PHNOM PENH, July 22 (Reuters) - One by one, Yan Chornai’s co-workers slumped to the floor of their garment factory in Cambodia’s capital, overcome by the sweltering heat, long shifts and choking stench of chemicals.
The exact cause of the sudden illness overcoming about 300 workers at the Hung Wah textiles factory this week is unclear. The factory owners have said nothing as dozens of employees like Yan Chornai were being treated in hospital.
“I looked around me and everyone was collapsing, everyone was scared and crying,” Yan Chornai, 23, said from her hospital bed, hooked to an intravenous drip.
The faintings at Hung Wah, which produces clothing for Western brands including H&M Hennes & Mauritz AB (HMb.ST), were not isolated incidents, but part of a growing trend in the “sweat shops” that provide vital revenue for one of Asia’s poorest countries.
In another Phnom Penh factory, King Fashion Garment, around 300 people fell ill over two days early last month for reasons still unknown.
Some of the big brands have launched investigations into what non-governmental organisations say are more than 1,000 faintings this year by garment workers while toiling for long hours, eking out meagre salaries that help feed hundreds of thousands of poor rural families.
Among the big Western firms with clothing produced in Cambodia are Marks and Spencer Group Plc , Tesco Plc , Next Plc and Inditex , the world’s biggest clothing retailer and owner of Zara.
Swedish fashion brand H&M said it was consulting state agencies, workers and independent factory inspectors to find out what happened at Hung Wah this week.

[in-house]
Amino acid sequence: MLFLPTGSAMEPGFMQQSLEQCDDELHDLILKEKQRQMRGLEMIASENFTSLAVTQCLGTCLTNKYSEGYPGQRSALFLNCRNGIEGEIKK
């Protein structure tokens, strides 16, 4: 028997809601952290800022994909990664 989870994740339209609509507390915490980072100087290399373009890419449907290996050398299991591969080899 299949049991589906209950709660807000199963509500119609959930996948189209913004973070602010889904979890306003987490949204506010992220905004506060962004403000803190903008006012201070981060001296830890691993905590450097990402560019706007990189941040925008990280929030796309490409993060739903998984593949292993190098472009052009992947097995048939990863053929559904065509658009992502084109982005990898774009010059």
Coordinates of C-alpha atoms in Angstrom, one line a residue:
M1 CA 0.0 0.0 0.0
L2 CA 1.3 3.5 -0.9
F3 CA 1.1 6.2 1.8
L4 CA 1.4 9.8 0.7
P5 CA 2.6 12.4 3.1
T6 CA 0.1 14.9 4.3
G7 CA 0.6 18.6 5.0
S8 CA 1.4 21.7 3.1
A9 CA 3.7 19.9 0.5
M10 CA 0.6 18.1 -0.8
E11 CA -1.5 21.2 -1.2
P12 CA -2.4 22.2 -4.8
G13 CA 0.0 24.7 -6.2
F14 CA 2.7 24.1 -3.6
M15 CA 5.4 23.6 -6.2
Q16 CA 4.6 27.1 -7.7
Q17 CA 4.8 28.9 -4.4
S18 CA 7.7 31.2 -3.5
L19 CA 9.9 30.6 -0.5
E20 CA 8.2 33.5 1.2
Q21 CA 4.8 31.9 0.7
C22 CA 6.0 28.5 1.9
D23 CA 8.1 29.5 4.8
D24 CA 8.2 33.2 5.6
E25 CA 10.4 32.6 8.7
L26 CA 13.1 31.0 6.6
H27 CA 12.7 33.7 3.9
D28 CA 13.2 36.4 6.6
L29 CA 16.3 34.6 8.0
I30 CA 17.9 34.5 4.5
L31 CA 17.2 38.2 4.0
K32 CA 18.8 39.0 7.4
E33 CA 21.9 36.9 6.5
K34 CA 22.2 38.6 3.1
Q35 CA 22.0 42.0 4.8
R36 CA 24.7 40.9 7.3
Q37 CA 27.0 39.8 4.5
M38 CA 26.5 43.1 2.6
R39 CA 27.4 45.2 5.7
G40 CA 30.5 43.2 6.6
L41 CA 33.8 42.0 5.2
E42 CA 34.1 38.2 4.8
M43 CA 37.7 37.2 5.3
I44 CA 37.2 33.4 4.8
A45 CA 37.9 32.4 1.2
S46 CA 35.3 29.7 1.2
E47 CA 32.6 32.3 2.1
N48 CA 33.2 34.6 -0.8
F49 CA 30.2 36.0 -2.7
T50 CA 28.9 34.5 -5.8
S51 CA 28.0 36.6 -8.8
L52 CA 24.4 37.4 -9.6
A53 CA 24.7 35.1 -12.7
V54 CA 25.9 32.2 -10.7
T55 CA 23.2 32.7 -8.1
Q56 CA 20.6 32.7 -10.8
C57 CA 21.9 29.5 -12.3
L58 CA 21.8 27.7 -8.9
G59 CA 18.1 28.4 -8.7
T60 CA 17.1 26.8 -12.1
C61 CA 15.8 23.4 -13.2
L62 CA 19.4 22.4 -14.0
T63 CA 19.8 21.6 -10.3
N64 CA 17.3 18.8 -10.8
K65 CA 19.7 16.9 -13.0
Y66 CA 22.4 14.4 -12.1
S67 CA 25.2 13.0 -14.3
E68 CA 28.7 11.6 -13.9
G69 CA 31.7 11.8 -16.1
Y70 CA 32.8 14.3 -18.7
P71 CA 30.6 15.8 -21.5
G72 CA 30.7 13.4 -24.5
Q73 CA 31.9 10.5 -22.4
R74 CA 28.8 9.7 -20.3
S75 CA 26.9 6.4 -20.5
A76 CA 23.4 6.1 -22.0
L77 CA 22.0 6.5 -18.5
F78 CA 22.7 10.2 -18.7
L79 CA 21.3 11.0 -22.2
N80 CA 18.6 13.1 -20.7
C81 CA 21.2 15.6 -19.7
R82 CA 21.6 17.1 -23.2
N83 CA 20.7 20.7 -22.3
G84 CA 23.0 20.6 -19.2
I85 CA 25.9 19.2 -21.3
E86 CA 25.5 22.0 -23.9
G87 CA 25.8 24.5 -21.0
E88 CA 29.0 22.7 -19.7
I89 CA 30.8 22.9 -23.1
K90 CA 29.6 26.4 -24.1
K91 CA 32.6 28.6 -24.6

“Worker´s health and safety in our supplier factories is of high priority to H&M. Accordingly, we have immediately started investigations as soon as we received information,” the company said in an e-mail to Reuters.
The increase in faintings this year is the latest in a glut of setbacks for an industry that grew 28 percent and generated more than $3 billion last year from its 300,000 workers at scores of factories, owned mostly by Chinese and Taiwan companies.
The garment sector, Cambodia’s third-largest currency earner after agriculture and tourism, has been plagued by strikes and protests over working conditions and pay, several spiralling into clashes between the mostly female employees and riot police armed with guns and electric stun batons.
More than 210,000 workers from 95 factories went on strike in September last year over pay, following similar protests in China that raised questions over whether other low-cost Asian manufacturing centres would have to raise salaries.
The current monthly salary for Cambodian garment workers is about $65, a figure employees complain is insufficient in the face of rising domestic food and fuel prices. Many take on excessive overtime to the point of exhaustion in overcrowded, poorly ventilated factories with low safety standards and high exposure to chemicals.
A report in April by Reuters about a spate of illnesses at a factory producing footwear exclusively for Puma prompted the German sports brand to commission an independent inquiry by the Washington-based Fair Labor Association.
It concluded there was a “strong possibility” that an estimated 104 faintings over a two-day period were caused by exposure to chemicals, poor ventilation and exhaustion from excessive hours.
Following the report’s release on Monday, Puma moved swiftly, producing a plan limiting working time at the Huey Cheun factory employing 3,400 people to 60 hours per week and overtime to two hours daily.
It also promised health and safety training in the use and storage of chemicals and medical personnel on site at all times.
Chea Mony, president of the Free Trade Union, said government officials were to blame for neglecting workers’ rights and corruption in their failure to properly monitor conditions in factories.
“These working environments are not acceptable. We are really concerned about the conditions in all factories,” Chea Mony said.
“All of these issues are linked to corruption. Officials must have received favours by allowing this to happen. This is a concern for unions and harmful to workers.” (Editing by Martin Petty)